Call for misconduct measures
Tasmania’s Integrity Commissioner says the state must greatly improve the way it handles misconduct.
The anti-corruption watchdog has revealed alarming deficiencies in how misconduct is managed in the public service, following a two-year investigation.
It calls on Premier Will Hodgman to make amendments to the State Service Act to allow “agencies to make disciplinary findings after an employee has left a particular agency or the State Service”.
The report also calls for public authorities to keep records of how allegations of serious misconduct were handled, for seven years.
“This is to include all serious misconduct matters, including those that do not proceed to investigation and those that are not substantiated,” the Integrity Commission report noted.
It also recommends the creation of a detailed and confidential register of misconduct allegations.
“This is to include all misconduct matters, including those that do not proceed to investigation and those that are not substantiated,” the report said.
“These records should be kept for two years.”
The commission also made five “good practice” recommendations, including having all public officers report any misconduct, clearer lines of reporting misconduct, a simplification of documents and policies relating to misconduct, and having all potential employees disclose if they have been subject to misconduct investigations.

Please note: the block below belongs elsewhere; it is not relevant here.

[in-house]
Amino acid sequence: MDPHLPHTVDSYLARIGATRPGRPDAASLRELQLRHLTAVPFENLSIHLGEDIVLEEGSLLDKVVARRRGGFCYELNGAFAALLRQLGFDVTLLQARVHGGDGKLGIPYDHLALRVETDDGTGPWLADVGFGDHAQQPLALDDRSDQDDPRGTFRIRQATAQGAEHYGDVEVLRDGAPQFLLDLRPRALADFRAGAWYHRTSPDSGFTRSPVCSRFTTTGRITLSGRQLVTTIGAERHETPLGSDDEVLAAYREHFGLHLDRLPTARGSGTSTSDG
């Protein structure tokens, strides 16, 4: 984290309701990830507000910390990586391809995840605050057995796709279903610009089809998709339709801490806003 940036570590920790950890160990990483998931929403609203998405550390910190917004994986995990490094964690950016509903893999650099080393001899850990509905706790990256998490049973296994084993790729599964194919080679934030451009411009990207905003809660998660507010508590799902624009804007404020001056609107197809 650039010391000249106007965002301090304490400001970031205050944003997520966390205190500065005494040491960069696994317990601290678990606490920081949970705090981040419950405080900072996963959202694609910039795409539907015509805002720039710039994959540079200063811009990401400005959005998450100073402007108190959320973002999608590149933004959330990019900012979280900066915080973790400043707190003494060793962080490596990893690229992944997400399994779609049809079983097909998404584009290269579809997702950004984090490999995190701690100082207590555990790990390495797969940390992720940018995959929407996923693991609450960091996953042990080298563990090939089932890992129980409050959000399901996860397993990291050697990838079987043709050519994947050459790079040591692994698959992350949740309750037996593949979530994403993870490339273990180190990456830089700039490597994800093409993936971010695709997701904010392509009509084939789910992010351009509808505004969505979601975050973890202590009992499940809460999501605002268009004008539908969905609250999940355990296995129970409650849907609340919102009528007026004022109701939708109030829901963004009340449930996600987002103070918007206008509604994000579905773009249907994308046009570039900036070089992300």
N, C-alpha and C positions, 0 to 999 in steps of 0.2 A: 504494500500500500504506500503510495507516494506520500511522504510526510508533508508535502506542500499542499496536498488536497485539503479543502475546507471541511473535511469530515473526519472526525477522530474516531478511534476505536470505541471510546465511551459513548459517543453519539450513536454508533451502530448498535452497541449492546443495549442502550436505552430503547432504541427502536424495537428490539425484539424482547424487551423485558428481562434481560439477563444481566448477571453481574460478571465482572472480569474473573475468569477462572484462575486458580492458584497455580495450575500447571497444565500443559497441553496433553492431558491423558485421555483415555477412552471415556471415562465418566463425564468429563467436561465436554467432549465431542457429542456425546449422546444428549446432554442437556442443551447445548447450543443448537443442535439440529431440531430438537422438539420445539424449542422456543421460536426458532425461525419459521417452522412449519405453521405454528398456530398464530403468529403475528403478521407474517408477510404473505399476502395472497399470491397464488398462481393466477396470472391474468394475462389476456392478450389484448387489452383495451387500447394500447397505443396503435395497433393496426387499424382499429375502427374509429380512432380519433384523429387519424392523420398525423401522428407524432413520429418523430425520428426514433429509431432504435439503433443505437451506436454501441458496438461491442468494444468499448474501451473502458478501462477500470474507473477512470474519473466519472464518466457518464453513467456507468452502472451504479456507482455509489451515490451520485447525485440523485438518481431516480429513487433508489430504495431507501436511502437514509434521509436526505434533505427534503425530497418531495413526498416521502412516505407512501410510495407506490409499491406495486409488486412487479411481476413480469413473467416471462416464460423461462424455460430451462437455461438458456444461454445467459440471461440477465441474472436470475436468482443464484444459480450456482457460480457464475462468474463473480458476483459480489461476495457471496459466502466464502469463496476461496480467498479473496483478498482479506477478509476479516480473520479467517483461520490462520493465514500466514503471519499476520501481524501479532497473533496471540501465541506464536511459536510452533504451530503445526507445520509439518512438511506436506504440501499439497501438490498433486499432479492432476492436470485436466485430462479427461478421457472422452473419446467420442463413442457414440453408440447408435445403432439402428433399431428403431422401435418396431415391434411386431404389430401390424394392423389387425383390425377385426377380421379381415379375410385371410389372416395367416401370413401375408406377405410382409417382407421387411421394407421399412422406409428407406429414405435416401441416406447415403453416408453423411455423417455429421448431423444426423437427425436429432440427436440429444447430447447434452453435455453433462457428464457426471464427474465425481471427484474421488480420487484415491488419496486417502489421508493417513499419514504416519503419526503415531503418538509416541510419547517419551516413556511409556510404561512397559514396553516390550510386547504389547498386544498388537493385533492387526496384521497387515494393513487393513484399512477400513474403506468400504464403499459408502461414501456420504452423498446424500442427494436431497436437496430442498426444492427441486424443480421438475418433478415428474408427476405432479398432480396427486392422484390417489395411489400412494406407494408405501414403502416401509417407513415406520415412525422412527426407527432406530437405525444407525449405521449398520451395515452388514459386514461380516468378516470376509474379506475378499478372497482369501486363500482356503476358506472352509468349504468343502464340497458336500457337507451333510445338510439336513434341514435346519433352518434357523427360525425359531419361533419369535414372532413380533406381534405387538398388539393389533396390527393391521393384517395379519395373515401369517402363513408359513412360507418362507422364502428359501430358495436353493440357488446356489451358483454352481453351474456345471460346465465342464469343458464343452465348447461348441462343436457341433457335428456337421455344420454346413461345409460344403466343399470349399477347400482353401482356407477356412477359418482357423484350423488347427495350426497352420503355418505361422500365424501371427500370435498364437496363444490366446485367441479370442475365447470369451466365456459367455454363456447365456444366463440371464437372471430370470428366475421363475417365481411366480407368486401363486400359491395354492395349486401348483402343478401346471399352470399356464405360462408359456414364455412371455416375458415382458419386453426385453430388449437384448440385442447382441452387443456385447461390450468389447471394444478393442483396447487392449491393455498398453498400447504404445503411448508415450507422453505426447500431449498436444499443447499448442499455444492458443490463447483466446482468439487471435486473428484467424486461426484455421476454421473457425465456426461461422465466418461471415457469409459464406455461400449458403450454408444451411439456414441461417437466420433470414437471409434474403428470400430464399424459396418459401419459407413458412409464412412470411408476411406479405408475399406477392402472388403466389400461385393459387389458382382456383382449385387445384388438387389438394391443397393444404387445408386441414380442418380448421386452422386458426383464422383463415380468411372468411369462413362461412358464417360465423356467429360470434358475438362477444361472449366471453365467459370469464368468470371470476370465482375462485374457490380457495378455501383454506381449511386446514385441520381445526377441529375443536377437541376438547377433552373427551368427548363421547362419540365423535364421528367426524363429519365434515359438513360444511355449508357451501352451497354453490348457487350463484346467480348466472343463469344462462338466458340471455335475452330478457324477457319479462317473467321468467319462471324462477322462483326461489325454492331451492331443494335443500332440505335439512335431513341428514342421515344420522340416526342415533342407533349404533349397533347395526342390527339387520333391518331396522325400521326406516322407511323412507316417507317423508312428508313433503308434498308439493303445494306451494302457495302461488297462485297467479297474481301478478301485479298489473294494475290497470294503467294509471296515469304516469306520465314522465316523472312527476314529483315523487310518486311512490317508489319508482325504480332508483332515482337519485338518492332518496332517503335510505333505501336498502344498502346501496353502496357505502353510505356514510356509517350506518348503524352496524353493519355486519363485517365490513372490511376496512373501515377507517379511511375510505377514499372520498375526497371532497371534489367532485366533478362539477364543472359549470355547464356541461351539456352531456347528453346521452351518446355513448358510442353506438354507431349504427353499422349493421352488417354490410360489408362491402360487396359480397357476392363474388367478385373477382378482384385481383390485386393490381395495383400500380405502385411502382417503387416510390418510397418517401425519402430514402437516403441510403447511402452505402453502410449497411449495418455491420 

The commission’s review covered 120 files across 12 organisations, and issued 26 coercive notices for information.
It revealed a number of deficiencies in how misconduct was examined.
“In many files … records were insufficient for the commission to determine whether the correct decision had been made about whether to investigate,” the report said.
“The files did not contain any documentation about why the decision had been made not to investigate.”
In many cases, when preliminary inquiries were undertaken, there were still issues with how the matters were handled.
“This included failing to immediately recognise the potential seriousness of matters and to deal with them accordingly,” the report read.
“At times, this involved going straight to the respondent with a potentially criminal allegation.
“One matter that contained allegations of nepotism was referred straight to the respondent, with the comment that; ‘I trust that relevant processes have been used for these appointments and your explanation will suffice’.”
The commission also released a guide to deal with misconduct.